I don’t think this is the iPhone, but it’s very interesting because it changes a part of the human experience, the human body, and the effects seem very profound. It looks like this actually works.
As part of your most recent trends report, you actually surveyed 388 individuals who say they’re taking GLP-1 medications. How did that come about, and what were some of the top things you learned?
This is part of a series of reports I put out called Consumer Trends. My partner in this work is an investment firm in New York called Coefficient Capital. We worked very closely on this together. We were all very curious. We worked with a professional survey firm called Toluna. [Editorial note: Coefficient Capital invests in food companies; see slide four here for some of its portfolio companies.]
We asked people, ‘Are you doing things more or less now than you did before you started using these drugs?’ We found physical health and mental health were dramatically better. Lifestyle activity: better. Exercise frequency: better. We even found a small increase in overall sexual activity. There were some other interesting behavioral changes. People say they’re more conscious of checking nutrition information than they were before, including checking calories and ingredient information.
One of the most profound things for me: 86 percent of our panel who said they were on GLP drugs said they feel like a different person – mostly in a good way. Some people said it was in a bad way, a lot of people said in a neutral way. But most people said they felt like a different person – 60 percent of men said they have changed their personal style, changed the way they dress, also more than half of women.
So you zoom out, could this affect cookie and snack sales? Totally. Could this change the way people approach fitness clubs, different sorts of vacations, spending money on clothes? There are so many different secondary and third-degree things here. In terms of shifts that I’ve seen, this feels like it has the possibility to be something real.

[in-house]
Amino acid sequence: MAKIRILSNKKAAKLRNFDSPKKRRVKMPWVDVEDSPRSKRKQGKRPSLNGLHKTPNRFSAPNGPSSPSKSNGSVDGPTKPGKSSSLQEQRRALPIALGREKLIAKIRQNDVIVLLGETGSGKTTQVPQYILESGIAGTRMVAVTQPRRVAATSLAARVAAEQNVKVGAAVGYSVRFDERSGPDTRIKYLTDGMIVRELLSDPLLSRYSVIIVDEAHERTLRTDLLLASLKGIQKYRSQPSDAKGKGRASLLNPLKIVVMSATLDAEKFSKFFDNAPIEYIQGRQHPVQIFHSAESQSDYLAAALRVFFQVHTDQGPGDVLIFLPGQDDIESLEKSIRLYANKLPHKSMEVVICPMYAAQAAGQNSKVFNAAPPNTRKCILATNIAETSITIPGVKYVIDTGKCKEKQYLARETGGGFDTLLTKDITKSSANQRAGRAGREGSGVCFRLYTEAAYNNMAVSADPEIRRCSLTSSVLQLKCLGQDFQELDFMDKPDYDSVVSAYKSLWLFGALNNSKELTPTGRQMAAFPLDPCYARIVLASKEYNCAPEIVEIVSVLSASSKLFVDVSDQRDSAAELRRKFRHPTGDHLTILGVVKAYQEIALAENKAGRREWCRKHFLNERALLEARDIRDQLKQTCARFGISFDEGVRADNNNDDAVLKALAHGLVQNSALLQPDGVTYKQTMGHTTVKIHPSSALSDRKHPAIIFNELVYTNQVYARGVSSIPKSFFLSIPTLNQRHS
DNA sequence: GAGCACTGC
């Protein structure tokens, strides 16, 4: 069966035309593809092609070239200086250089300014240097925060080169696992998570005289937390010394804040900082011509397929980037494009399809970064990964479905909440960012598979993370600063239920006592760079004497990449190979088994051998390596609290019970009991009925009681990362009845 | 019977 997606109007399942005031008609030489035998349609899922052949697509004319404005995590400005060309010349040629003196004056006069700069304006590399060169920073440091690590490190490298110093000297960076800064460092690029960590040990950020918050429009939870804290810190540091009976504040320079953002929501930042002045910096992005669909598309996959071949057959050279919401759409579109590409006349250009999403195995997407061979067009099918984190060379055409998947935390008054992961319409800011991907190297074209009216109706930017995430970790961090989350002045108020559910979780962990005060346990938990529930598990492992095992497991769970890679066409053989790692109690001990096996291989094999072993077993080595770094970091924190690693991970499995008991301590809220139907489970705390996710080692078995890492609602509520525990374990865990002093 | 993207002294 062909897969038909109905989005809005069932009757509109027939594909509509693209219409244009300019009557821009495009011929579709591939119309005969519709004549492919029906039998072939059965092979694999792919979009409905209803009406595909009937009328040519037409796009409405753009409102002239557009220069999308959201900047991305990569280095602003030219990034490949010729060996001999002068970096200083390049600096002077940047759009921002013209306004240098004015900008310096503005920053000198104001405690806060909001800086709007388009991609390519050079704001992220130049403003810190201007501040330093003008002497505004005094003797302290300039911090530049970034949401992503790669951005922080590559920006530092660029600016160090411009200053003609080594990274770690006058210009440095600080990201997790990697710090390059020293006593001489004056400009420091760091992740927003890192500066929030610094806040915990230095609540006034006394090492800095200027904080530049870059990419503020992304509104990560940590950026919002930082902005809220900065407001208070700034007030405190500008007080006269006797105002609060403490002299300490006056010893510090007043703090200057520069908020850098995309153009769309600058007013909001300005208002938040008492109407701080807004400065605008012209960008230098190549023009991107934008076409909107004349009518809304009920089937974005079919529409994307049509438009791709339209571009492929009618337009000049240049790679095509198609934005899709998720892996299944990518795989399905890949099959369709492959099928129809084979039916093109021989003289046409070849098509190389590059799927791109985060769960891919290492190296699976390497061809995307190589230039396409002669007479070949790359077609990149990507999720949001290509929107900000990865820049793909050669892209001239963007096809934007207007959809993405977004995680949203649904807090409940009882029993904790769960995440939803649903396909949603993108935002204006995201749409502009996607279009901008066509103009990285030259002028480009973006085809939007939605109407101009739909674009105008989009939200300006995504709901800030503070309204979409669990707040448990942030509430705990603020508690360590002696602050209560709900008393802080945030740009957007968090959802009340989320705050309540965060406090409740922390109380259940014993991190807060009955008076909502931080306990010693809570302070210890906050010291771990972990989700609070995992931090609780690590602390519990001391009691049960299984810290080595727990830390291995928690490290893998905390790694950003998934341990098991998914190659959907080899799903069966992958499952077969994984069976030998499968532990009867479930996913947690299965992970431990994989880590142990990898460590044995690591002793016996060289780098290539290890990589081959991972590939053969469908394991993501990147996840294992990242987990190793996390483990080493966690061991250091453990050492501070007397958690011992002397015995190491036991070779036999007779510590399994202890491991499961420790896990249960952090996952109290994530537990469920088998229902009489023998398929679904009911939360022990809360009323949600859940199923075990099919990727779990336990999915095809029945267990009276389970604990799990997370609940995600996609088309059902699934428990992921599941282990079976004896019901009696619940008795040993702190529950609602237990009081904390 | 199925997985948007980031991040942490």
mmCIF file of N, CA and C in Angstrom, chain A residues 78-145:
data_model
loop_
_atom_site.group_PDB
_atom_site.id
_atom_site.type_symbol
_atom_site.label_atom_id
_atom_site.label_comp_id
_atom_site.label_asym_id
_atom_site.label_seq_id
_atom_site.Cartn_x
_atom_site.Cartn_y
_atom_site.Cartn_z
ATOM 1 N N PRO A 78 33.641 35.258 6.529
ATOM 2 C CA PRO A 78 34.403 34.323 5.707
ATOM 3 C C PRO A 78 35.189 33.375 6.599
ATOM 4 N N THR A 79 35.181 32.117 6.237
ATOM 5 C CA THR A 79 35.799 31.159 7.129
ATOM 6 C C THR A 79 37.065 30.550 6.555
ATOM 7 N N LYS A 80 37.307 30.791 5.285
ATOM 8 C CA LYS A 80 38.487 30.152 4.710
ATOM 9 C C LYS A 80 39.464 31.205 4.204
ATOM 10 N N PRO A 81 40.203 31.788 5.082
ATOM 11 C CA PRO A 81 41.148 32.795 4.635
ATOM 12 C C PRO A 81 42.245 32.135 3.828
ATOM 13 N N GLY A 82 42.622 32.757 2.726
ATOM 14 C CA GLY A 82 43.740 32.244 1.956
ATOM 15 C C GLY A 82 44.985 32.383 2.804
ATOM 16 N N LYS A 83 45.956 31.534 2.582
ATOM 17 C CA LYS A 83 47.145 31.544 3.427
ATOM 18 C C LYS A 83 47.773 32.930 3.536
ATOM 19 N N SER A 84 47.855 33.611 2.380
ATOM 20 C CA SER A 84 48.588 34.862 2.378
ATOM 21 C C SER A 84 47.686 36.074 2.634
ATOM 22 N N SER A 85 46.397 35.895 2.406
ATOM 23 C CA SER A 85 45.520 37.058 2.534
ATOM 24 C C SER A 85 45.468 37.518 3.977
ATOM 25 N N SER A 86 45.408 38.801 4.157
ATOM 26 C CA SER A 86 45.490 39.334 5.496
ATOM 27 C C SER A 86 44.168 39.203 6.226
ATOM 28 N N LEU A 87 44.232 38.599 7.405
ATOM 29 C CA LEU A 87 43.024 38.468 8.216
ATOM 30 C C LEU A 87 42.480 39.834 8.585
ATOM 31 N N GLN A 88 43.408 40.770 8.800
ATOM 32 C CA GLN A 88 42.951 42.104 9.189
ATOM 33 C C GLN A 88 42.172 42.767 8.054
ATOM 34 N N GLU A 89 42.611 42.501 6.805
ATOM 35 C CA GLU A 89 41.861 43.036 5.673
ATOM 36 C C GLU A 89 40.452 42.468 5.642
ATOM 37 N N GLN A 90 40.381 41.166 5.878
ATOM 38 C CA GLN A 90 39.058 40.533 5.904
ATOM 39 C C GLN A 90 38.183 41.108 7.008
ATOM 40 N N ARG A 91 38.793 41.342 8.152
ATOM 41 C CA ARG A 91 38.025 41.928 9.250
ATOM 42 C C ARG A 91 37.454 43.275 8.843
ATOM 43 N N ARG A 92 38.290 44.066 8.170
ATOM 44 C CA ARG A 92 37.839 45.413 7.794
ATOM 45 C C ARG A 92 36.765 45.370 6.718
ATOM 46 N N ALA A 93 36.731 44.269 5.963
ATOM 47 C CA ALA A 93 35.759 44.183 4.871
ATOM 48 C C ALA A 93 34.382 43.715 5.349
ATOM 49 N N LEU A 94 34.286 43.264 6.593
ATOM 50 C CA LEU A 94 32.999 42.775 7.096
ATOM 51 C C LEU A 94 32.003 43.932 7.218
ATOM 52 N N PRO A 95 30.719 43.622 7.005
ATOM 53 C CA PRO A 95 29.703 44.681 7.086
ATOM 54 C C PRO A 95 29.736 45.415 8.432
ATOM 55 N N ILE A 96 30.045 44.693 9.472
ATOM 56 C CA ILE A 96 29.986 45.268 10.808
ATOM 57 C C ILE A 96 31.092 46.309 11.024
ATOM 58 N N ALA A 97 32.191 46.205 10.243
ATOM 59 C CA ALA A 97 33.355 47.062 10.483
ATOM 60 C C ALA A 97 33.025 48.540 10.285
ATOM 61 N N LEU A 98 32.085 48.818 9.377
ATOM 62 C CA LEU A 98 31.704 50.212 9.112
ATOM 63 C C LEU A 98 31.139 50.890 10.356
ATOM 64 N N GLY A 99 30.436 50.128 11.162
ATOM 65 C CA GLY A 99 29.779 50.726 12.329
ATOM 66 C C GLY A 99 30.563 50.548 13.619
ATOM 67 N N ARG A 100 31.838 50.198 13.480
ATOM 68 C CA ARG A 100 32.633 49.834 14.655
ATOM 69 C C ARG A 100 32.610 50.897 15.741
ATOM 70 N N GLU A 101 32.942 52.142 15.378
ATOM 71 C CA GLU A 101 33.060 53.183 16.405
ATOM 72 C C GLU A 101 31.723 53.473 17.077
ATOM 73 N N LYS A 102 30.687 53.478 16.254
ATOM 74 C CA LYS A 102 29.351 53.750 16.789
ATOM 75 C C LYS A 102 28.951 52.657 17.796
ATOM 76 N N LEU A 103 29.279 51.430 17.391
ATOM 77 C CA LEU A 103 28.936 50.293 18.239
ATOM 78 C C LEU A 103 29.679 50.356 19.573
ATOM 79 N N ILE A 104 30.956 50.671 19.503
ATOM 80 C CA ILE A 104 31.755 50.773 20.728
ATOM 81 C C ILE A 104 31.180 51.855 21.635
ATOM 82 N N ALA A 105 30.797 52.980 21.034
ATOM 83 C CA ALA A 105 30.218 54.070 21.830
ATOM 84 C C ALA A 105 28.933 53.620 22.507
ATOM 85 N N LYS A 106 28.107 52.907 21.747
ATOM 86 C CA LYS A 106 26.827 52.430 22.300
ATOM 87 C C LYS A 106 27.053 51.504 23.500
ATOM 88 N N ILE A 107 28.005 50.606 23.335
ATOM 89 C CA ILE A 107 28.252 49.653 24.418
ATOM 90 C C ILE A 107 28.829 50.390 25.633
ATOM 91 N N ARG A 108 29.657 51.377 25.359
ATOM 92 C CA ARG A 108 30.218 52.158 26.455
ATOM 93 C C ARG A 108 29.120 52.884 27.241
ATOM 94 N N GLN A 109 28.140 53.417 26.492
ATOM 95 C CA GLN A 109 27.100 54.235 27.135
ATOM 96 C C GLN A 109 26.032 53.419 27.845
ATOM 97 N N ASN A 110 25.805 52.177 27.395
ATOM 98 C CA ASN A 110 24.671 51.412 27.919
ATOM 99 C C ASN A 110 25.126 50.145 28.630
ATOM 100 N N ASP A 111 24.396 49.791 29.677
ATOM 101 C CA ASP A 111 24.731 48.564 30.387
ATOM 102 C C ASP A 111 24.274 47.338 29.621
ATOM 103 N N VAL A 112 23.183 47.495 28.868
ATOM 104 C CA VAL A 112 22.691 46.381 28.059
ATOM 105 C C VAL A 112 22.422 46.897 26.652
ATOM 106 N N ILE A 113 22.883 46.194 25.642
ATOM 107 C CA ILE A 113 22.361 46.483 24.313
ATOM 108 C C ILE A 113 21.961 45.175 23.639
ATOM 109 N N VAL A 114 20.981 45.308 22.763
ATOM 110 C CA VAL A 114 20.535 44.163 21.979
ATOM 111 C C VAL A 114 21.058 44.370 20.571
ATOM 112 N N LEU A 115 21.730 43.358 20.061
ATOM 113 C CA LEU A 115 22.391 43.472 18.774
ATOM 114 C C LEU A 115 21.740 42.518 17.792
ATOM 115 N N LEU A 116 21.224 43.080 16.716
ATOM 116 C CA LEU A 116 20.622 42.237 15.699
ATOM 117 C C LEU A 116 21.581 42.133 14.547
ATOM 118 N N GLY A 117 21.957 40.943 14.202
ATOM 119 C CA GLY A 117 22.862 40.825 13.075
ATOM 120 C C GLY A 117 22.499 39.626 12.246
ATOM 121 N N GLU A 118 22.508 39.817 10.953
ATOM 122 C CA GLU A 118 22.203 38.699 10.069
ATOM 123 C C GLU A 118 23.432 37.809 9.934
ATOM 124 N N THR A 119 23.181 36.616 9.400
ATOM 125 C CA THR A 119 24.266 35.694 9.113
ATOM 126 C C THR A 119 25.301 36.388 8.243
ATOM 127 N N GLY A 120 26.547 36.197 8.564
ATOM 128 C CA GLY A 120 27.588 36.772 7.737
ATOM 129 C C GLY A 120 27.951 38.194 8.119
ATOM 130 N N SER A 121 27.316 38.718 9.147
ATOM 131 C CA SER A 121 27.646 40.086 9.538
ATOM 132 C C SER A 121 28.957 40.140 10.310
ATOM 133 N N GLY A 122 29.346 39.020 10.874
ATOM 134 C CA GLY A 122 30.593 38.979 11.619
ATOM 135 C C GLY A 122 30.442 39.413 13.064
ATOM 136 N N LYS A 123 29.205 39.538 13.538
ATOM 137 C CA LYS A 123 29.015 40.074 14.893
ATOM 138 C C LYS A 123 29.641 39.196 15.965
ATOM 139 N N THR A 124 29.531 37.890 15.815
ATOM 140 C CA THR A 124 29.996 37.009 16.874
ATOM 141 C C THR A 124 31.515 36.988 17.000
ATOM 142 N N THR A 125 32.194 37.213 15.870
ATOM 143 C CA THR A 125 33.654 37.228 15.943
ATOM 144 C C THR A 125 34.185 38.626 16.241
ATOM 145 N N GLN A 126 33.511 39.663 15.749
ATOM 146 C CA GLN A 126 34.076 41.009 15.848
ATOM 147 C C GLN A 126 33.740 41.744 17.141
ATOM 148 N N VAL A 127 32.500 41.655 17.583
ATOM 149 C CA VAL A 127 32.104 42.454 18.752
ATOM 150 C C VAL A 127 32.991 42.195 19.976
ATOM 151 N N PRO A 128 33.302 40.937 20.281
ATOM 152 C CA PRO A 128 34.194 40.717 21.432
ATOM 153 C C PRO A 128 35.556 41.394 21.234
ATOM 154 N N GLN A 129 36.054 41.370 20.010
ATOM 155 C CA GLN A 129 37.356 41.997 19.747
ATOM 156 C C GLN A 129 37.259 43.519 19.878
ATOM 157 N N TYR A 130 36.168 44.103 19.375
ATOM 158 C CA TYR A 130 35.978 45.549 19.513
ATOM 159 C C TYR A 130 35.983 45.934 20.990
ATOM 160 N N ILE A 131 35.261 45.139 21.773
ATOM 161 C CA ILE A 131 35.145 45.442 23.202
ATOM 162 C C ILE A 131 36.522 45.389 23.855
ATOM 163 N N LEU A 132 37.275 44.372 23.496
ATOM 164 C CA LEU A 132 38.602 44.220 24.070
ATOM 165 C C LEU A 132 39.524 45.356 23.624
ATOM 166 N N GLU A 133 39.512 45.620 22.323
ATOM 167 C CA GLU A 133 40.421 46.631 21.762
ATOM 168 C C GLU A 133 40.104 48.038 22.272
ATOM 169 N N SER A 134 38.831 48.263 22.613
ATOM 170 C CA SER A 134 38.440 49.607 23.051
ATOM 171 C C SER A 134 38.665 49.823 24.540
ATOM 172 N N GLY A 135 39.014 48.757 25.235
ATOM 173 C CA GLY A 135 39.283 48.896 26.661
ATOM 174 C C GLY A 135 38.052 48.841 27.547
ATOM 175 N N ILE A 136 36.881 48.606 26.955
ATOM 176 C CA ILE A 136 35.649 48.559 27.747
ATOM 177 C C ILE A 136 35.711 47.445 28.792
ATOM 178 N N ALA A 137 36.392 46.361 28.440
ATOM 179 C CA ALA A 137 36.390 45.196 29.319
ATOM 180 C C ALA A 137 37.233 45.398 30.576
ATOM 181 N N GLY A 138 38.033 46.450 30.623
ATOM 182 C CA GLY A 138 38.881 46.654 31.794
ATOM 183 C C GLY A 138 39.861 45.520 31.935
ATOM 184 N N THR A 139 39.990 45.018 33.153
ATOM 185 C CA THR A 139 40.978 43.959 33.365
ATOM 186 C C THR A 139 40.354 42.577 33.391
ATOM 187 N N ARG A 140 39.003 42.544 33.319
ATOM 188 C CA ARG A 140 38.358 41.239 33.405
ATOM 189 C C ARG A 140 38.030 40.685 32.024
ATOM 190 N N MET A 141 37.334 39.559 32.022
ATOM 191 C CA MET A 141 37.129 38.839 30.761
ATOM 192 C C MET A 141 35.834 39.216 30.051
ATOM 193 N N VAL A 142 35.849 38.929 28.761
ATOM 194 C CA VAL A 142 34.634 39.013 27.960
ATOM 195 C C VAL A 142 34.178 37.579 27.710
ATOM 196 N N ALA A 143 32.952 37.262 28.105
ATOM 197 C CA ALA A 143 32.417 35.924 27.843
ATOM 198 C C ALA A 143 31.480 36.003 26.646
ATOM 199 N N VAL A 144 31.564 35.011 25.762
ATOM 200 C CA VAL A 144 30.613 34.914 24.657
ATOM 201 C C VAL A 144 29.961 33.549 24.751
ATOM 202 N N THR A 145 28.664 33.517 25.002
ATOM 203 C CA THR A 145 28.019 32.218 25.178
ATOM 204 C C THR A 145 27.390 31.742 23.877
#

The reasons to be a little skeptical of that are that it is such an aggressive form factor [a weekly injection] and the cost. It’s very expensive. There are also side effects.
It’s fascinating to think about what could or couldn’t change. It’s early for sure, but it seems like an important storyline to follow.
Yes, I’ll note that right now it’s in that phase where every little bit of information gets sucked into this information vacuum and probably blown out of proportion. Some of the anti-hysteria analysis I’ve read is basically like, ‘There’s already millions of people on this [drug], and things haven’t really changed that much in the food industry.’ There’s really no official number of how many people are on these. Our estimate is it’s probably somewhere between 8 and 15 million people.
I found it interesting that in your broader consumer survey [of more than 3,500 people], Millennials and Gen Z seemed more optimistic about the impact of these drugs. I wonder if it’s in part because Gen X and Boomers very much remember Fen-Phen. What did you make of that?
We asked our panel, ‘What effect do you think GLP-1 drugs will have on society? Positive, negative, or kind of a neutral effect.’ It is interesting, it does seem like Millennials are the ones that are most interested. I think to a degree that makes sense. They are in their 30s, some of them are in their 40s. They have money, many of them have children, they are perhaps at a stage when they want to be in better shape or health than they are.